A big step towards viable biofuel refining was taken this week, with scientists claiming to have directly converted the natural sugars in plant matter into a promising surrogate for petroleum-based chemicals.
The faux fossil fuel is hydroxymethylfurfural (HMF), which the researchers say can be derived from glucose and fructose. Importantly, the HMF from glucose contains very little of the residual impurities that have made the quest for a viable glucose biorefining method so daunting in the past.
The metal chlorides belong to a class of ionic-liquid-soluble materials called halides, which work well for converting fructose to HMF, but less effectively with glucose. Working with a high-throughput reactor capable of testing 96 metal halide catalysts at various temperatures, Zhang discovered that a particular metal – chromium chloride – was by far the most effective at converting glucose to HMF with few impurities and at a low temperature of 100 degrees centigrade.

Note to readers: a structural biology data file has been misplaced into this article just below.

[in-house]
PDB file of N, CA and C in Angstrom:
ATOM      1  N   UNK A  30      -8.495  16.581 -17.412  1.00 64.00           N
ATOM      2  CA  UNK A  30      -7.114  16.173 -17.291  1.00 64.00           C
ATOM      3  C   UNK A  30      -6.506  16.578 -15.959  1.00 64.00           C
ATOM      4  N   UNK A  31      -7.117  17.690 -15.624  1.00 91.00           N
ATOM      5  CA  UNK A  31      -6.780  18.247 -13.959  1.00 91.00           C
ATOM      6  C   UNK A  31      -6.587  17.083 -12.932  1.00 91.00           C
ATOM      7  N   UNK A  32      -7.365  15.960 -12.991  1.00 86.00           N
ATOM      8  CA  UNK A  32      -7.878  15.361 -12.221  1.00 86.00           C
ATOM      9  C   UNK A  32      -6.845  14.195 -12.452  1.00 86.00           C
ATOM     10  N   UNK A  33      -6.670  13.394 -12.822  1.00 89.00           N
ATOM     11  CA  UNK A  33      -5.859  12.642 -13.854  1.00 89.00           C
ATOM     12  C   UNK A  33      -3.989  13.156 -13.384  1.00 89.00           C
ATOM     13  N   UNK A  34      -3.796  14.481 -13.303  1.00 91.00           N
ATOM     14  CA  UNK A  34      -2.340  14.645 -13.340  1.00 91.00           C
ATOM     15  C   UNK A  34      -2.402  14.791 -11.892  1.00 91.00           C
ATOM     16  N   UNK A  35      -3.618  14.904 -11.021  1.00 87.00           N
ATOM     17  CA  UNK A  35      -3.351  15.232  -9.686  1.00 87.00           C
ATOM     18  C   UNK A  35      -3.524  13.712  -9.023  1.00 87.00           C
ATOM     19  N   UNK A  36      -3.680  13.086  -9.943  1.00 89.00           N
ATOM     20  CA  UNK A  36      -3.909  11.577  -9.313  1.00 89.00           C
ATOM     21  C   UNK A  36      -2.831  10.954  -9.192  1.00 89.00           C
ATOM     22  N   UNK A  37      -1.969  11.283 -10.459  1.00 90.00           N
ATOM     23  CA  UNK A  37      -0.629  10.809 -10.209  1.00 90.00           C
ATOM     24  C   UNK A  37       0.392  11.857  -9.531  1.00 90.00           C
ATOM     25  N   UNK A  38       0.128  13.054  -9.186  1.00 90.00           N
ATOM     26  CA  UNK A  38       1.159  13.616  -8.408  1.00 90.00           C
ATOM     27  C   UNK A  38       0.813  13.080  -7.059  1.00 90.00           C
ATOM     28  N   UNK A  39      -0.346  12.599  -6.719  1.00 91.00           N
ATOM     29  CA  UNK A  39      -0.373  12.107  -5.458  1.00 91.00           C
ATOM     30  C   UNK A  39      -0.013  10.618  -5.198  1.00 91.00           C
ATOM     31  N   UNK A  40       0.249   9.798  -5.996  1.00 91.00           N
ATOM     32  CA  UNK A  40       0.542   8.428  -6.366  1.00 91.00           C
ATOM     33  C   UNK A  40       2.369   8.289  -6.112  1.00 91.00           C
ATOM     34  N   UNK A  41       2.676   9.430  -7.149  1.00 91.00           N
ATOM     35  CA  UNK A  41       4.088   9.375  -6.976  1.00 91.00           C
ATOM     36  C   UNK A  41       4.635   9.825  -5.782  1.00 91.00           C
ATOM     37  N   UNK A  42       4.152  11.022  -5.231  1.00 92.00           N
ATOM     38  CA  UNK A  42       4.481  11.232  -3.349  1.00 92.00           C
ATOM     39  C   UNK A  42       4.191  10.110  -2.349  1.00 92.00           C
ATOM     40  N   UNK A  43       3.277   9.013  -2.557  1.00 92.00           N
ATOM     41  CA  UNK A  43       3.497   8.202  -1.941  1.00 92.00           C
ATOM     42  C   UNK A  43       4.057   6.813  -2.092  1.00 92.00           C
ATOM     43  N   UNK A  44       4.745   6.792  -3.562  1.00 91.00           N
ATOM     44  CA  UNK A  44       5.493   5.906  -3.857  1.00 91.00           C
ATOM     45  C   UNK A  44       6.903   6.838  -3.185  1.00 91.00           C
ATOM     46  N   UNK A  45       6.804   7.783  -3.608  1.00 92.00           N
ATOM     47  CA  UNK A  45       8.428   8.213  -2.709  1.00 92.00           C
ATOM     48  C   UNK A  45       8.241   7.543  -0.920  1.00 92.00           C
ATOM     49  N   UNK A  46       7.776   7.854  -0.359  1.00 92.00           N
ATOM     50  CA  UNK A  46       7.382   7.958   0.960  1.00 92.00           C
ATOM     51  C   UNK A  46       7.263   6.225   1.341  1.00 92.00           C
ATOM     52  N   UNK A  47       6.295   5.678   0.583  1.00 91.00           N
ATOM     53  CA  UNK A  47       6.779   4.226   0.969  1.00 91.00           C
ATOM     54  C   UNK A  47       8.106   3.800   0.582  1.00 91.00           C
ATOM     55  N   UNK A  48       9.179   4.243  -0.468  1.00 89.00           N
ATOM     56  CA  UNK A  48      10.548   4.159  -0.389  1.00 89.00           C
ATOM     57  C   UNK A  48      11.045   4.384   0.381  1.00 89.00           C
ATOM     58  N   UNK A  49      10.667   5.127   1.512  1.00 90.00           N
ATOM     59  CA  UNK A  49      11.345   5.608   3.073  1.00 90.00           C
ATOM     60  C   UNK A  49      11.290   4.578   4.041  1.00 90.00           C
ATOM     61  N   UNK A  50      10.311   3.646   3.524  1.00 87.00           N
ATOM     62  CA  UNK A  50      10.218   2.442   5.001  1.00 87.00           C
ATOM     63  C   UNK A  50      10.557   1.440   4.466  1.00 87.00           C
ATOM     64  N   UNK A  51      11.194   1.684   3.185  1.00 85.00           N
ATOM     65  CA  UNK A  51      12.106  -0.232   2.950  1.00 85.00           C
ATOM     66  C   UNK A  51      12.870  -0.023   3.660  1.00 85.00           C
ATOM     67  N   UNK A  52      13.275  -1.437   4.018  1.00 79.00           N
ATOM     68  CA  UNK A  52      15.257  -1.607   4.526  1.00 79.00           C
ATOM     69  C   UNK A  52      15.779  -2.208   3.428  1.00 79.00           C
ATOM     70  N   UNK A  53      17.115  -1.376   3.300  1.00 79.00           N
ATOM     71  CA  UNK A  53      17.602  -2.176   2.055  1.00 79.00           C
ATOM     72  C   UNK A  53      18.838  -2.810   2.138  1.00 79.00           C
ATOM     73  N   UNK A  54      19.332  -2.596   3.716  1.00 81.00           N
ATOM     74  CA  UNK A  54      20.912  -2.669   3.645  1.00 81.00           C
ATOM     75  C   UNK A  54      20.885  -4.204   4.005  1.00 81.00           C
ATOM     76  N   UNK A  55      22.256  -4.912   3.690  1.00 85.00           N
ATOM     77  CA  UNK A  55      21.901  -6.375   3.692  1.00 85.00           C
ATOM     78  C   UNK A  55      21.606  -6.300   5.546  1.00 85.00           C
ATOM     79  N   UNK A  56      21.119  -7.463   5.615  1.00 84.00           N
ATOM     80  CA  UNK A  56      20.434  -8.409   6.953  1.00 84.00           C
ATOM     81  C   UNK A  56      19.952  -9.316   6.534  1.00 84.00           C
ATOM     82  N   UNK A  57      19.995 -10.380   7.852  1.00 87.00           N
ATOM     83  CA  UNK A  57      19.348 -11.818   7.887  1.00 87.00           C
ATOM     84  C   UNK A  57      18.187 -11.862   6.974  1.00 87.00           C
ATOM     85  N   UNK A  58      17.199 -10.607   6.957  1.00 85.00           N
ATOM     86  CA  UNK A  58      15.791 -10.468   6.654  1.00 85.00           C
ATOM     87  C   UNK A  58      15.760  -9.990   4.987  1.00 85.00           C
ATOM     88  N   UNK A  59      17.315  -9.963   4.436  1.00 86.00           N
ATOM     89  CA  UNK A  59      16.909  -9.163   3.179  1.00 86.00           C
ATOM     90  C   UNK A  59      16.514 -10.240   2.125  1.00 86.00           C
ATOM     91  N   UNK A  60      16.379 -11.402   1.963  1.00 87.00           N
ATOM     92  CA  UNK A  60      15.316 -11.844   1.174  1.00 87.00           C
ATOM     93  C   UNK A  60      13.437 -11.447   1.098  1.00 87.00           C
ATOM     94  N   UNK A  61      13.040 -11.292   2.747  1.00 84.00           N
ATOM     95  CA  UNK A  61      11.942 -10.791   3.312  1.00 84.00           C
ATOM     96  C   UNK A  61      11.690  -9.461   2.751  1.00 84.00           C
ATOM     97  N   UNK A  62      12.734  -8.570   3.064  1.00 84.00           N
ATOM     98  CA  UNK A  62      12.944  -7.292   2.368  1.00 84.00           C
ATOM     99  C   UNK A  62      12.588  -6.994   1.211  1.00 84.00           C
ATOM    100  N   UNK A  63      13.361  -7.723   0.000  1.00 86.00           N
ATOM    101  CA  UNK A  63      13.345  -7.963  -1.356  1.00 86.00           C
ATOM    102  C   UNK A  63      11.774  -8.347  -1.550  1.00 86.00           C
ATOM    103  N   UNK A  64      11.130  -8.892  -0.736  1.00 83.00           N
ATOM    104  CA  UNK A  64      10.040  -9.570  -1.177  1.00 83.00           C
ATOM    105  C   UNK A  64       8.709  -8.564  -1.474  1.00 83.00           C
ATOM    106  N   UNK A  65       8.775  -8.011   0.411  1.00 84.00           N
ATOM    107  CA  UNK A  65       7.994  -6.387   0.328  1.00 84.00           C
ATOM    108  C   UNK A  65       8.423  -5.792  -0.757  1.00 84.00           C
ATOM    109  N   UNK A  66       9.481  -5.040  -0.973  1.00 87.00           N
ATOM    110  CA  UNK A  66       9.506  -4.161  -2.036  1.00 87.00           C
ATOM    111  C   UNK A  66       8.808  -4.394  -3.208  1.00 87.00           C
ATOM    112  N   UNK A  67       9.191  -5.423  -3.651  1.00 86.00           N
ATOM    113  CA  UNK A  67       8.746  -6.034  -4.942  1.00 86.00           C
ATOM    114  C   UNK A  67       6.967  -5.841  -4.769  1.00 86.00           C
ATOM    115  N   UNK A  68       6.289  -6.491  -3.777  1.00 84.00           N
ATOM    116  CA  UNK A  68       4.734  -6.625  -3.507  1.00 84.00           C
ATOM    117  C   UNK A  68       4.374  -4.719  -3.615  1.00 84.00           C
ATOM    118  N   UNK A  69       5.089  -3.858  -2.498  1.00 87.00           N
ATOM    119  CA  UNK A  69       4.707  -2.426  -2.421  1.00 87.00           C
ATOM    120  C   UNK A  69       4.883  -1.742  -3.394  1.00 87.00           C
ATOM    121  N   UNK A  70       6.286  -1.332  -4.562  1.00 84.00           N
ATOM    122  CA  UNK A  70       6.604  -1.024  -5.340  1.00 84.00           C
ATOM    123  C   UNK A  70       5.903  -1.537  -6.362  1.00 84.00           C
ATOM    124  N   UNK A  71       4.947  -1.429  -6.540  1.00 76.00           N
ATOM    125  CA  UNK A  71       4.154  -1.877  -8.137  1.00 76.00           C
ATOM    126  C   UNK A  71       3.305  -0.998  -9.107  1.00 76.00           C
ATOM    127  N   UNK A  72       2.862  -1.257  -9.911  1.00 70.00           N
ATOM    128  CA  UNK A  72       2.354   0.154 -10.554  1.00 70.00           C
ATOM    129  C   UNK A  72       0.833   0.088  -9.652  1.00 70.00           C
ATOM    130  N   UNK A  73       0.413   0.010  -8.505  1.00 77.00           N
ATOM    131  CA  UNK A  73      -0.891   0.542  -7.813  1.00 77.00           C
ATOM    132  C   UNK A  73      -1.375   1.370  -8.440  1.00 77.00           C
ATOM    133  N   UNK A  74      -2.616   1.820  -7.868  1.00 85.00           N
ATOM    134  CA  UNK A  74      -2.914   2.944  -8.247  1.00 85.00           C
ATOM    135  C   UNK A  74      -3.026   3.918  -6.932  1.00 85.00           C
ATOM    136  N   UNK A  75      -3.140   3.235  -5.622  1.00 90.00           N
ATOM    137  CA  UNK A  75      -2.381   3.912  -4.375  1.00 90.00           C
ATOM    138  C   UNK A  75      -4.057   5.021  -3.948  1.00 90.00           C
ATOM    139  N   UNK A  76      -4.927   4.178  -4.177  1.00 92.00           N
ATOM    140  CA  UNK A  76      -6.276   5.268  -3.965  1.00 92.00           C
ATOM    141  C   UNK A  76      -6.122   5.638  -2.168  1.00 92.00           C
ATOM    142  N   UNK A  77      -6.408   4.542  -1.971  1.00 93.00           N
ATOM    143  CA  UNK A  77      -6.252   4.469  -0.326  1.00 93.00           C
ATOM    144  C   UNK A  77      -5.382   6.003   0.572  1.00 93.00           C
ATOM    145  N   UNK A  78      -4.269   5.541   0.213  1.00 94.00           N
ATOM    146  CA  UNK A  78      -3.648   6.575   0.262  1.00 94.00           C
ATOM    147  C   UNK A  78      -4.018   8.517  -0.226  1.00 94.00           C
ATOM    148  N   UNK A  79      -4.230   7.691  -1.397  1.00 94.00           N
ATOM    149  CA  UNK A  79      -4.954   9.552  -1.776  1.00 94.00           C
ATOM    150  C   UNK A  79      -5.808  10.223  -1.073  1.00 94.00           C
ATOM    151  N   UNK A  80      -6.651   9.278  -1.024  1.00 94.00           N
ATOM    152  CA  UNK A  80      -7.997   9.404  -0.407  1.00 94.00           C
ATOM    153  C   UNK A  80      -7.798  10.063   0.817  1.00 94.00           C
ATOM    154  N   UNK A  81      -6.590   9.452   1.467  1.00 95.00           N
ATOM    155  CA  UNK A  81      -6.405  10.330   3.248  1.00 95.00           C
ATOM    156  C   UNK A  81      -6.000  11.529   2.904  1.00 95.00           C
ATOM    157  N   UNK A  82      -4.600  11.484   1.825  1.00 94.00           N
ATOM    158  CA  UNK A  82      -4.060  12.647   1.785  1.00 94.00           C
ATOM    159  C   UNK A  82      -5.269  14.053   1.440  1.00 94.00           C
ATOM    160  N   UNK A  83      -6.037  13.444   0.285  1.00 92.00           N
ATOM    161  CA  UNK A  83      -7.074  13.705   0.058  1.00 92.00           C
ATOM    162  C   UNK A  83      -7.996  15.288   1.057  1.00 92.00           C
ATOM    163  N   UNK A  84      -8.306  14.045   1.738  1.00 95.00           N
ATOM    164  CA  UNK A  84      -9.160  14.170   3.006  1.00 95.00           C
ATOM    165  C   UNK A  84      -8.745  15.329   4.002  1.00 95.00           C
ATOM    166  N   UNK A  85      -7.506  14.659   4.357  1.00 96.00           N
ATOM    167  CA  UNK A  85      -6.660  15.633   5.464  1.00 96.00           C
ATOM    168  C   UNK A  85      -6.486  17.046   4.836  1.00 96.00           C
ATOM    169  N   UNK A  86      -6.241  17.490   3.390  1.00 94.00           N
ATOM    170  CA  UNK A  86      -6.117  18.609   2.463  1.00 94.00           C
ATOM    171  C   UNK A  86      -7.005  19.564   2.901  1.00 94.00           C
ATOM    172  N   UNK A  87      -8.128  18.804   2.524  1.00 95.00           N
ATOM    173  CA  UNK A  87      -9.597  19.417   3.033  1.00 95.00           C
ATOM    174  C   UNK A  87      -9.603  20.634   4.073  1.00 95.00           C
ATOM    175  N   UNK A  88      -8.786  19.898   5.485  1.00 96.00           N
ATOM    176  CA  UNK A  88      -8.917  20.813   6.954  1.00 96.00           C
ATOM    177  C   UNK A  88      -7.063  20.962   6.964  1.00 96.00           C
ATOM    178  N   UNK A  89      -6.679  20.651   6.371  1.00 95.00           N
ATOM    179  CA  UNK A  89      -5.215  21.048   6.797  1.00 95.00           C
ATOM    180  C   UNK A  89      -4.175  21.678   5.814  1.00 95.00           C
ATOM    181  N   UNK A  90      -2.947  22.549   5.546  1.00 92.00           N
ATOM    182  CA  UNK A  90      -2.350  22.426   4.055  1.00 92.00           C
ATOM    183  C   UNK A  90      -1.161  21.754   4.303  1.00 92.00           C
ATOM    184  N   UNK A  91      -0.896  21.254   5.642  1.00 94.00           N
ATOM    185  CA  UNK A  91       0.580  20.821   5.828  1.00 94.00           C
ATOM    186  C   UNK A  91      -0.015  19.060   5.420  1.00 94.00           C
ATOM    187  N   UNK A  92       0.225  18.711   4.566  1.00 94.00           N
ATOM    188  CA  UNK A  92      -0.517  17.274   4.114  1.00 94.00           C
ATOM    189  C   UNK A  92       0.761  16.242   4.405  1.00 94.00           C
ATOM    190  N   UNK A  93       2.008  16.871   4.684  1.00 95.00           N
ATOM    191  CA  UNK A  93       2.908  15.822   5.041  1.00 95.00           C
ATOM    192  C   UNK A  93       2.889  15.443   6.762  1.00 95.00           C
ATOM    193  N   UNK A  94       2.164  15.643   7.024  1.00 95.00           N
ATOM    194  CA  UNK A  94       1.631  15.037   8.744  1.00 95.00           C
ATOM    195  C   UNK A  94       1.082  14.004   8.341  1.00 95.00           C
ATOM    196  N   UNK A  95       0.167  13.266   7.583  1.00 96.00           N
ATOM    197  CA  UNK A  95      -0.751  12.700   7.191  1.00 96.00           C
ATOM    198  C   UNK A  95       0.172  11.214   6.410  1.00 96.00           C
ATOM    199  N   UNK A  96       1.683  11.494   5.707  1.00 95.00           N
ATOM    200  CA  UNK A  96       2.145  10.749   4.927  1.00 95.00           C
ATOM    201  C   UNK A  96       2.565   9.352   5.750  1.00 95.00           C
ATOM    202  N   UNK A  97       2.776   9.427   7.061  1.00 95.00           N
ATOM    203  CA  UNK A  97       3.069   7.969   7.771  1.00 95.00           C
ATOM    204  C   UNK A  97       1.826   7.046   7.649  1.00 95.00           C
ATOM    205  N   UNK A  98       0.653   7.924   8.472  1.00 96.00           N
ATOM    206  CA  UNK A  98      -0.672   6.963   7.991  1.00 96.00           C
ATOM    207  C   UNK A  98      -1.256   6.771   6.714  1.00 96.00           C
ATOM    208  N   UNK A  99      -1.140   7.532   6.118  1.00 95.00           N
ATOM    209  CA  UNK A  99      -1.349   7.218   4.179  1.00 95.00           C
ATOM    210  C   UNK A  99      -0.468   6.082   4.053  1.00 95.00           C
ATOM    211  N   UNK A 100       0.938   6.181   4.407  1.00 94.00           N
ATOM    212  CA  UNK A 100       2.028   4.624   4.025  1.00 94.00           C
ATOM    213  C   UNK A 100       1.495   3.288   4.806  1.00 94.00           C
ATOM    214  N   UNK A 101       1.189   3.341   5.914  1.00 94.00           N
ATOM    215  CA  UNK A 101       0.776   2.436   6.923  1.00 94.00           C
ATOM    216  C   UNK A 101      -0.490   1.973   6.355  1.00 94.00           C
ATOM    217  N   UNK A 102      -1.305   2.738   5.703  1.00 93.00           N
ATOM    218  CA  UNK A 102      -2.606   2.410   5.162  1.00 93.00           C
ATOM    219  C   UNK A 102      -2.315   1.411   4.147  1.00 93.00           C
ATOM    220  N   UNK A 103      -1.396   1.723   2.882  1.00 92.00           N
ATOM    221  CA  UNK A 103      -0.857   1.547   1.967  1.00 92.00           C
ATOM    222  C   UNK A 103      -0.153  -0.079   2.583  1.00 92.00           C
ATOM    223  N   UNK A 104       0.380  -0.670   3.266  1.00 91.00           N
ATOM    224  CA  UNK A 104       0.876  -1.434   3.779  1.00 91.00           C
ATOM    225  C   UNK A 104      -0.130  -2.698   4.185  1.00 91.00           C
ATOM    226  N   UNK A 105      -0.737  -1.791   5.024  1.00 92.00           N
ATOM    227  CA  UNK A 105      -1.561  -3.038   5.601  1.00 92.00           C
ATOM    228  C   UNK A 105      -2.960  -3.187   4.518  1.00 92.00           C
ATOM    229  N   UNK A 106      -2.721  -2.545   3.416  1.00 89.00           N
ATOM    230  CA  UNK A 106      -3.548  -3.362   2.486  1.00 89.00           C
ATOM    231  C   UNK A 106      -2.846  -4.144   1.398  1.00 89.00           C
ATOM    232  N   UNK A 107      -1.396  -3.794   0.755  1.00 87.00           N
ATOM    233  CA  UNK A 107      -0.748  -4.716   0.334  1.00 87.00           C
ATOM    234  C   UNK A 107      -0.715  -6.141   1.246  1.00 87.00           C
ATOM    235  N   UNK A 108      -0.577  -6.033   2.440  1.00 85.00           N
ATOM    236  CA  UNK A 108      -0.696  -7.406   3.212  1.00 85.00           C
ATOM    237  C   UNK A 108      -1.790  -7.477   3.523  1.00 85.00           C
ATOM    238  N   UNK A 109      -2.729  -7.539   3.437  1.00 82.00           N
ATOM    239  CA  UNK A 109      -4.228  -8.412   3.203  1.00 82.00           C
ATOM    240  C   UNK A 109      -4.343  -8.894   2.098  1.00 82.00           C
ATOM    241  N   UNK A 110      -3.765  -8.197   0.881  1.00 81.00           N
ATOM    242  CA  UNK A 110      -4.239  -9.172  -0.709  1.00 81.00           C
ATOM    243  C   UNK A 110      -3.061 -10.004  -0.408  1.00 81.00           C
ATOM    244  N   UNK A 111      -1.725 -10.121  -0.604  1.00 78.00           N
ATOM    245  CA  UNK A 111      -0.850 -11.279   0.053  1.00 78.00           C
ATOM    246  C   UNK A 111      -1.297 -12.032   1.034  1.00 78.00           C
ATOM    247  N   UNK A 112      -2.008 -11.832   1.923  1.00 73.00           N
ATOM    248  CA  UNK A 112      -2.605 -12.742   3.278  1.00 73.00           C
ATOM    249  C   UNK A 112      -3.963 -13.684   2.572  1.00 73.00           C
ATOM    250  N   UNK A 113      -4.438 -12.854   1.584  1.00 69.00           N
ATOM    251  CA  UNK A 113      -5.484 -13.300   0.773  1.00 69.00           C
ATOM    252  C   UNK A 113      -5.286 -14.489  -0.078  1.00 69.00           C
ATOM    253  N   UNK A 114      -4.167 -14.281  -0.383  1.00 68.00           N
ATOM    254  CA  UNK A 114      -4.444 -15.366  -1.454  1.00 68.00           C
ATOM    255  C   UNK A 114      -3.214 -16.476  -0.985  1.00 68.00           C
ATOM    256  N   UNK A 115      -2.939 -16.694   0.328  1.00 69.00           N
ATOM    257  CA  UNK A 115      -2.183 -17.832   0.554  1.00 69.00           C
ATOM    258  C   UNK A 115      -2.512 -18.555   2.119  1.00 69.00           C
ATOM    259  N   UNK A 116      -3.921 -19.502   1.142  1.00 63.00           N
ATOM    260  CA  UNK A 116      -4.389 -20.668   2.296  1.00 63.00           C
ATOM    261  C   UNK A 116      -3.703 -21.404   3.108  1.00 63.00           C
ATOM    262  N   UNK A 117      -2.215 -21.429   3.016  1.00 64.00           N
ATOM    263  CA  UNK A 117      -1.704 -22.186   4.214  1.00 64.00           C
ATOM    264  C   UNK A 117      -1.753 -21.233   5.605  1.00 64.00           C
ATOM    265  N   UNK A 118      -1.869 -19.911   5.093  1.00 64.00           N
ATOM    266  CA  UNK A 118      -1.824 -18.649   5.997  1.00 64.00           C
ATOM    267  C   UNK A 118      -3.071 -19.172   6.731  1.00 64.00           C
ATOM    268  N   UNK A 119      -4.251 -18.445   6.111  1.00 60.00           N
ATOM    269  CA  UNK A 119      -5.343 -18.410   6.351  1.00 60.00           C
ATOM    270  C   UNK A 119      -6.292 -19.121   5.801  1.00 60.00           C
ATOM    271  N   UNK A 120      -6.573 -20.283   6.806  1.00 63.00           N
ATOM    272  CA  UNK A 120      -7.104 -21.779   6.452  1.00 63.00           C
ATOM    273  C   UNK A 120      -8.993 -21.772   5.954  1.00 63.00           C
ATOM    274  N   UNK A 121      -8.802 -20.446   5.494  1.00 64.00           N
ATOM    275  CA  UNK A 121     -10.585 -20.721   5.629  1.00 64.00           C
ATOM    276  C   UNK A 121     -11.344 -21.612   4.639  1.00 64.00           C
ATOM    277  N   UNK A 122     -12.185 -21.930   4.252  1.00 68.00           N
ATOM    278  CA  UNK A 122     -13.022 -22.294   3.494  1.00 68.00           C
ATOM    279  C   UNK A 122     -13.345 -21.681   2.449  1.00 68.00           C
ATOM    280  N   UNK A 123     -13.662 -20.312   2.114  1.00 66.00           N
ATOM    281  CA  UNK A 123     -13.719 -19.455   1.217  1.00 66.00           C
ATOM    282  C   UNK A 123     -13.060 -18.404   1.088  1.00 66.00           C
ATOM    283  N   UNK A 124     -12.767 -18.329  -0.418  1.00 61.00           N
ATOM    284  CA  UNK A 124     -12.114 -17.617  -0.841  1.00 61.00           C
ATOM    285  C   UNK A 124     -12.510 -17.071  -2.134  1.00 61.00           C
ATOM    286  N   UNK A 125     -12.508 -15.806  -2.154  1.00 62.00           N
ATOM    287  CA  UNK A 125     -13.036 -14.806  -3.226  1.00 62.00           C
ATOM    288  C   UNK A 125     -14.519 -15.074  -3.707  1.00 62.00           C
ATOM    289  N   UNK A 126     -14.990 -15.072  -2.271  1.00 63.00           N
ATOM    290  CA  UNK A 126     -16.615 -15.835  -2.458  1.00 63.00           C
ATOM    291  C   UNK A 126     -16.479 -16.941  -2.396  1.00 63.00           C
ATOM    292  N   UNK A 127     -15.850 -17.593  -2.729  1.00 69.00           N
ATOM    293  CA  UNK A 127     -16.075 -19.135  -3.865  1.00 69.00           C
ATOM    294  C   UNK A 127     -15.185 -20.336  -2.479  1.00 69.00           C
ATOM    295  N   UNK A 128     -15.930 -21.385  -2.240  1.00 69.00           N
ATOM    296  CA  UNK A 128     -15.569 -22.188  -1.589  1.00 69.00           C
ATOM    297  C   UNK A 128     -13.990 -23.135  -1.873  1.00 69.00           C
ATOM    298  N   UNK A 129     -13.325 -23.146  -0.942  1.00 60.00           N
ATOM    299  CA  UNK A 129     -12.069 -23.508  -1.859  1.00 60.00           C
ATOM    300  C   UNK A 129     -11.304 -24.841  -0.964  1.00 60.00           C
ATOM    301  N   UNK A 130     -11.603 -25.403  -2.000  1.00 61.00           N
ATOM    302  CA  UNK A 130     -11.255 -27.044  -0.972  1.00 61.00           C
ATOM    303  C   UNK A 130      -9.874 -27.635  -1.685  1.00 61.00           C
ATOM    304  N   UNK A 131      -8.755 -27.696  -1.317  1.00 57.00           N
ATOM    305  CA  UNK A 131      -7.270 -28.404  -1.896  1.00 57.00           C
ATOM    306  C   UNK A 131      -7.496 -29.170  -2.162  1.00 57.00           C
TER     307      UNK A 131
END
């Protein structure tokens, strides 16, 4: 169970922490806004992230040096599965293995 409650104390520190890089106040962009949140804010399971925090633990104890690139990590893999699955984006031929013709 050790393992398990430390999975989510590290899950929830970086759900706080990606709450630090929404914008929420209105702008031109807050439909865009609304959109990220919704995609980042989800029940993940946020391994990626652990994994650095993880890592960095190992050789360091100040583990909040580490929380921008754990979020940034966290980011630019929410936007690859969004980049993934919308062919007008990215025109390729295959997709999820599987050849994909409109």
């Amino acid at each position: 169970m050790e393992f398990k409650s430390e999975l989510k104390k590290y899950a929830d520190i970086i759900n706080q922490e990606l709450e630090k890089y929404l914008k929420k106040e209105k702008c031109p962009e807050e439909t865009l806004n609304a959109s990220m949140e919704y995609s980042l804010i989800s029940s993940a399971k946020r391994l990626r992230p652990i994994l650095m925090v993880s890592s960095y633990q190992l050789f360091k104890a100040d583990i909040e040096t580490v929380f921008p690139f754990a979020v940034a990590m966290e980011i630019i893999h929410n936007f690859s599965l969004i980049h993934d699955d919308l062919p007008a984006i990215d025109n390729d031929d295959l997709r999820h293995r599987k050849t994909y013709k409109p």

Zhang speuclates that metal chloride catalysts work during an atom-swapping phase that sugar molecules go through called mutarotation, in which an H (hydrogen) and OH (hydroxyl group) trade places. Zhang explained that during the swap, the molecule opens, which allows a hydride transfer through which glucose is converted to fructose.
Zhang’s next step is to tinker with ionic solvent and metal halide combinations to see if he can increase HMF yield from glucose while reducing separation and purification cost. “The opportunities are endless,” Zhang said, “and the chemistry is starting to get interesting.”
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